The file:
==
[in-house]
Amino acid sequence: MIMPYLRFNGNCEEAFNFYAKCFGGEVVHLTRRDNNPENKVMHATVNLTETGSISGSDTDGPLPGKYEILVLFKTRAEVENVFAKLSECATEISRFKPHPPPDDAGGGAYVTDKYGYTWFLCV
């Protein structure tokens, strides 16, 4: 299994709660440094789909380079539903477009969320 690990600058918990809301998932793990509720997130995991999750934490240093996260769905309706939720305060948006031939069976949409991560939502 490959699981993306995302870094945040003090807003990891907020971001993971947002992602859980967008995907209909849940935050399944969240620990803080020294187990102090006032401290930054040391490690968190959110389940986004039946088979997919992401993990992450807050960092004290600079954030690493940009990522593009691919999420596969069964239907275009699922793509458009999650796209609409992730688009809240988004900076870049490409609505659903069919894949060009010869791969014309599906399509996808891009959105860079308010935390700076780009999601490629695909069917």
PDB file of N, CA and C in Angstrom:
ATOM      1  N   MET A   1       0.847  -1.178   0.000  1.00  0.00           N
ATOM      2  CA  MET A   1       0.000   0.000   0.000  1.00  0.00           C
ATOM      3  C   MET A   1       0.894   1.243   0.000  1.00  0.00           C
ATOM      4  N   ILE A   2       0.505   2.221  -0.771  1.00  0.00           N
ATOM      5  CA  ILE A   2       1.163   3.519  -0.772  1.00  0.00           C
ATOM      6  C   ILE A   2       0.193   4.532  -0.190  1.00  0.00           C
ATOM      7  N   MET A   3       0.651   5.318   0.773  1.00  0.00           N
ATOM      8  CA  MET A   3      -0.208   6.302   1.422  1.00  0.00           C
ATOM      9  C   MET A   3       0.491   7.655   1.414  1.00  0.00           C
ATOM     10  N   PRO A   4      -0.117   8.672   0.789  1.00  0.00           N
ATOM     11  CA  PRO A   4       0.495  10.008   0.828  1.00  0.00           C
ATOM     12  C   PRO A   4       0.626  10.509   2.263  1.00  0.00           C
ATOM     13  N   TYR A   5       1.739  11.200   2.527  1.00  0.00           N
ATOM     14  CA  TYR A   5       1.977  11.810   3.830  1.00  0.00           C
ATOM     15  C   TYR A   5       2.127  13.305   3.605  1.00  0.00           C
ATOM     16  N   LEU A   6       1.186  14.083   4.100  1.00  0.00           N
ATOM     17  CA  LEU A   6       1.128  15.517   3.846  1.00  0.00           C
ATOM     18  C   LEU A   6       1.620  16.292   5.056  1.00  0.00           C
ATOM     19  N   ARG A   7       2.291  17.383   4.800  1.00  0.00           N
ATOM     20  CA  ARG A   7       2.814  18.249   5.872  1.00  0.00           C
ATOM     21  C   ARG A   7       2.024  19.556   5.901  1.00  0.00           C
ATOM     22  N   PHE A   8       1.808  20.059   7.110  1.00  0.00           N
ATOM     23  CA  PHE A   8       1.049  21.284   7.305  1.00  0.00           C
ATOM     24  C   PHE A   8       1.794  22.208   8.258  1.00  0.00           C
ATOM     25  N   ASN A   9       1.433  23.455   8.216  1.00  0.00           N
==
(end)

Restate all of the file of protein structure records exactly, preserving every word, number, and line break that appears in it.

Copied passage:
[in-house]
Amino acid sequence: MIMPYLRFNGNCEEAFNFYAKCFGGEVVHLTRRDNNPENKVMHATVNLTETGSISGSDTDGPLPGKYEILVLFKTRAEVENVFAKLSECATEISRFKPHPPPDDAGGGAYVTDKYGYTWFLCV
């Protein structure tokens, strides 16, 4: 299994709660440094789909380079539903477009969320 690990600058918990809301998932793990509720997130995991999750934490240093996260769905309706939720305060948006031939069976949409991560939502 490959699981993306995302870094945040003090807003990891907020971001993971947002992602859980967008995907209909849940935050399944969240620990803080020294187990102090006032401290930054040391490690968190959110389940986004039946088979997919992401993990992450807050960092004290600079954030690493940009990522593009691919999420596969069964239907275009699922793509458009999650796209609409992730688009809240988004900076870049490409609505659903069919894949060009010869791969014309599906399509996808891009959105860079308010935390700076780009999601490629695909069917």
PDB file of N, CA and C in Angstrom:
ATOM      1  N   MET A   1       0.847  -1.178   0.000  1.00  0.00           N
ATOM      2  CA  MET A   1       0.000   0.000   0.000  1.00  0.00           C
ATOM      3  C   MET A   1       0.894   1.243   0.000  1.00  0.00           C
ATOM      4  N   ILE A   2       0.505   2.221  -0.771  1.00  0.00           N
ATOM      5  CA  ILE A   2       1.163   3.519  -0.772  1.00  0.00           C
ATOM      6  C   ILE A   2       0.193   4.532  -0.190  1.00  0.00           C
ATOM      7  N   MET A   3       0.651   5.318   0.773  1.00  0.00           N
ATOM      8  CA  MET A   3      -0.208   6.302   1.422  1.00  0.00           C
ATOM      9  C   MET A   3       0.491   7.655   1.414  1.00  0.00           C
ATOM     10  N   PRO A   4      -0.117   8.672   0.789  1.00  0.00           N
ATOM     11  CA  PRO A   4       0.495  10.008   0.828  1.00  0.00           C
ATOM     12  C   PRO A   4       0.626  10.509   2.263  1.00  0.00           C
ATOM     13  N   TYR A   5       1.739  11.200   2.527  1.00  0.00           N
ATOM     14  CA  TYR A   5       1.977  11.810   3.830  1.00  0.00           C
ATOM     15  C   TYR A   5       2.127  13.305   3.605  1.00  0.00           C
ATOM     16  N   LEU A   6       1.186  14.083   4.100  1.00  0.00           N
ATOM     17  CA  LEU A   6       1.128  15.517   3.846  1.00  0.00           C
ATOM     18  C   LEU A   6       1.620  16.292   5.056  1.00  0.00           C
ATOM     19  N   ARG A   7       2.291  17.383   4.800  1.00  0.00           N
ATOM     20  CA  ARG A   7       2.814  18.249   5.872  1.00  0.00           C
ATOM     21  C   ARG A   7       2.024  19.556   5.901  1.00  0.00           C
ATOM     22  N   PHE A   8       1.808  20.059   7.110  1.00  0.00           N
ATOM     23  CA  PHE A   8       1.049  21.284   7.305  1.00  0.00           C
ATOM     24  C   PHE A   8       1.794  22.208   8.258  1.00  0.00           C
ATOM     25  N   ASN A   9       1.433  23.455   8.216  1.00  0.00           N